Wolverhampton's young people are benefitting from an initiative to deal with their mental health needs early - before their symptoms worsen.
An Improving Access to Psychological Therapies (IAPT) programme was introduced by Wolverhampton City Primary Care Trust in 2009 and almost 400 16-25 year-olds have used an initiative to tackle common mental health problems such as depression, anxiety and panic attacks.
Bobbie Petford, IAPT's training lead, said: "The project was launched after the PCT's Healthy Minds team was asked to work in partnership with other local organisations to develop an IAPT service in Wolverhampton for young people who may otherwise find help hard to access.
"As part of the scheme, two psychological wellbeing practitioners were recruited and are based at Base 25's drop-in centre in Wheeler's Fold in Wolverhampton city centre. They offer a range of interventions for young people with mild to moderate mental health problems. The focus of their approach is guided self-help, and they use a variety of techniques based on cognitive behaviour theory (CBT) which is looking at the relationship between what we think, what we do, and how we feel."
Young people can refer themselves to the IAPT scheme, or they can be referred by their GP or another healthcare professional. Staff at Base 25 will also help them access the service.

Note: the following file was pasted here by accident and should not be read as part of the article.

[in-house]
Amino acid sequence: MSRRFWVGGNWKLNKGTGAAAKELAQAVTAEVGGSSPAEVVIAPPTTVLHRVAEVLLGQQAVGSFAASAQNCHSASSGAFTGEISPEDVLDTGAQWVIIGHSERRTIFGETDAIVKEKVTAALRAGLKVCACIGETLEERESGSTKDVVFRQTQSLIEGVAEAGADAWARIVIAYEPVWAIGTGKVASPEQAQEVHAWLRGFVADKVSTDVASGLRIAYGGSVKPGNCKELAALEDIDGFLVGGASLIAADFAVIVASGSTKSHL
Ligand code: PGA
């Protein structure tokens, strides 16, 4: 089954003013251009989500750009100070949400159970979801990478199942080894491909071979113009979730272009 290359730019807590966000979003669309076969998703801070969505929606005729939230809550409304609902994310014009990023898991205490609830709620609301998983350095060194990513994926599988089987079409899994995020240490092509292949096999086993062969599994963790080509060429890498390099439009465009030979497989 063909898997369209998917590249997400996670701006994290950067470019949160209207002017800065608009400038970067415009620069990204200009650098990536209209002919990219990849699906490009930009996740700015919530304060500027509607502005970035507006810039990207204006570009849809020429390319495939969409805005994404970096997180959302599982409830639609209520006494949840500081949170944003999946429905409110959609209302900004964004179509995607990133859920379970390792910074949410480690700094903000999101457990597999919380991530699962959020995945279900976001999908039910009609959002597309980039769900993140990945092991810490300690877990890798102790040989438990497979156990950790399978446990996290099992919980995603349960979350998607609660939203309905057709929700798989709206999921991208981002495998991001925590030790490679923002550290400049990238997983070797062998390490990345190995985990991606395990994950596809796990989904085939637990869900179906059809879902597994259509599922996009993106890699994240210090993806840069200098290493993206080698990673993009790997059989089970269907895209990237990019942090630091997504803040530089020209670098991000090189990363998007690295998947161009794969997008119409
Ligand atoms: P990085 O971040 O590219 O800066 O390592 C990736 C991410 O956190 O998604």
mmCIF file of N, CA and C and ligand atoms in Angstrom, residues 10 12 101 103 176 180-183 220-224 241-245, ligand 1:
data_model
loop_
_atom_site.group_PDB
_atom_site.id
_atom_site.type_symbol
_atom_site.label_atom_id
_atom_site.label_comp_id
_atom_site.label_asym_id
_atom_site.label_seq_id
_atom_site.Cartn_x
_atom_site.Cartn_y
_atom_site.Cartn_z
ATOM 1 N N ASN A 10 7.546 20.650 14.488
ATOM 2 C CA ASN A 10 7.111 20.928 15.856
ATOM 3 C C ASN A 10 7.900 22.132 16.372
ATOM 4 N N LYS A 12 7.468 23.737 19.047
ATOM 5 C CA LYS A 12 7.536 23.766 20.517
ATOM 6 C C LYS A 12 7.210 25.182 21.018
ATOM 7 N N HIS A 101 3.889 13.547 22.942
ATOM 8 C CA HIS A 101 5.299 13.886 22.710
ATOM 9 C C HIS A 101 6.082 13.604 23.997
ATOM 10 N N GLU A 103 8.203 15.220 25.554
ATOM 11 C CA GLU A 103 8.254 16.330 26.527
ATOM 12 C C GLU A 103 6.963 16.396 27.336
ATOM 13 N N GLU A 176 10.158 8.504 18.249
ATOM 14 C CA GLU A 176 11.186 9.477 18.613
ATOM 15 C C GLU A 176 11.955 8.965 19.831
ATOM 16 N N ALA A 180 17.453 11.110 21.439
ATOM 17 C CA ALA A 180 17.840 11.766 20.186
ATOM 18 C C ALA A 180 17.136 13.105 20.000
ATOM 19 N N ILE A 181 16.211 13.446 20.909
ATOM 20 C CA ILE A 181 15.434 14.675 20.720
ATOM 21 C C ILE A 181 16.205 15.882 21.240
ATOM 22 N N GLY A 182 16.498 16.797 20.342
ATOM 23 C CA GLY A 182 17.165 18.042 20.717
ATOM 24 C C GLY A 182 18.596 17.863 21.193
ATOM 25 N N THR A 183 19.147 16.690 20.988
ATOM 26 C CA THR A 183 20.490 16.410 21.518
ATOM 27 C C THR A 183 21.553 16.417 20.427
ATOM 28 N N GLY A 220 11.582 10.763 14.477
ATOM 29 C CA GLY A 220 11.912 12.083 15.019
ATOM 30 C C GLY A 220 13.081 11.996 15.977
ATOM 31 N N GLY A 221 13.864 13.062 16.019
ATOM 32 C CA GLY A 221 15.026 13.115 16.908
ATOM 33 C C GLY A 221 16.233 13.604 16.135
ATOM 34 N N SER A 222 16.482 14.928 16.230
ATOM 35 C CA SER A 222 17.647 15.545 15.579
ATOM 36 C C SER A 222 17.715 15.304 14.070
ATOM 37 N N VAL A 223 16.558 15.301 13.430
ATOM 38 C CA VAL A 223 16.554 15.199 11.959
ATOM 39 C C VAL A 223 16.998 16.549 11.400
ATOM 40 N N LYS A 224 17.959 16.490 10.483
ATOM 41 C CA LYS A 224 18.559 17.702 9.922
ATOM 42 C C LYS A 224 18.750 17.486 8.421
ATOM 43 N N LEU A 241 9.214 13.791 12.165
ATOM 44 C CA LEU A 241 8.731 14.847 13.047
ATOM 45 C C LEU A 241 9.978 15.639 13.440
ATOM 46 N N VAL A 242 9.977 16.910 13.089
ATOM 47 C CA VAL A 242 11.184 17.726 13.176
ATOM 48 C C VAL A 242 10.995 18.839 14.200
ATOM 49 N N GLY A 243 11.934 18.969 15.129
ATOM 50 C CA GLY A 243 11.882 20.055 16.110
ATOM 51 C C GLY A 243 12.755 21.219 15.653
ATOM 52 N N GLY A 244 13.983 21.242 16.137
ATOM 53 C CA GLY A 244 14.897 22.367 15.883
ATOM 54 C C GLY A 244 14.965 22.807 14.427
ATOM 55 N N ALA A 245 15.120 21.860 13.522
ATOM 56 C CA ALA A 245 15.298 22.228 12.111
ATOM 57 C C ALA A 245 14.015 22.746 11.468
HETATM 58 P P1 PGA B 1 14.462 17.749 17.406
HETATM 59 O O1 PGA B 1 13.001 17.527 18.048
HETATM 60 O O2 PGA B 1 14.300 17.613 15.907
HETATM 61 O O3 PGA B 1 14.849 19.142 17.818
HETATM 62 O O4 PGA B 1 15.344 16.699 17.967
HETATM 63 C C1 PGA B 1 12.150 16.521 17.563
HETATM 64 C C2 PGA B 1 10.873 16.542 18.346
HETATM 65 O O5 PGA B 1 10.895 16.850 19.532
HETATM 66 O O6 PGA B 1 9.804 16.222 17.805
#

"Typically, challenging life events might cause a young person to feel low and they might then drop out of school or college or stop going out with friends," explained Bobbie. "One of the interventions offered by the service might be to encourage them to be more active and re-engage with things.
"One of the practitioners will draw up a personal treatment plan and get the young person to decide what they want to do and what it is they want to change, and together they look at different ways of making that happen."
Ways of becoming more active could be as basic as a daily walk around the block, a stint of volunteering, or phoning a friend to go out for an evening. Or, if they have a specific problem such as housing, the practitioner will direct them to another professional who can help them.
"There are different ways of coping with problems such as anxiety or stress, so the key philosophy is to help young people to help themselves, and to treat problems when they are fairly minor to prevent them becoming worse."
Another important aspect of the programme is that if a young person is found to have a more serious mental health problem, they will receive higher intensity CBT therapy from another practitioner within the Healthy Minds team, or referred to the best agency to best help them.
For more details contact Base 25: 01902 572040 www.base25.org.uk or
Wolverhampton Healthy Minds: 01902 441859 / 441594
Wolverhampton Wellbeing website: www.wolverhamptonwellbeing.nhs.uk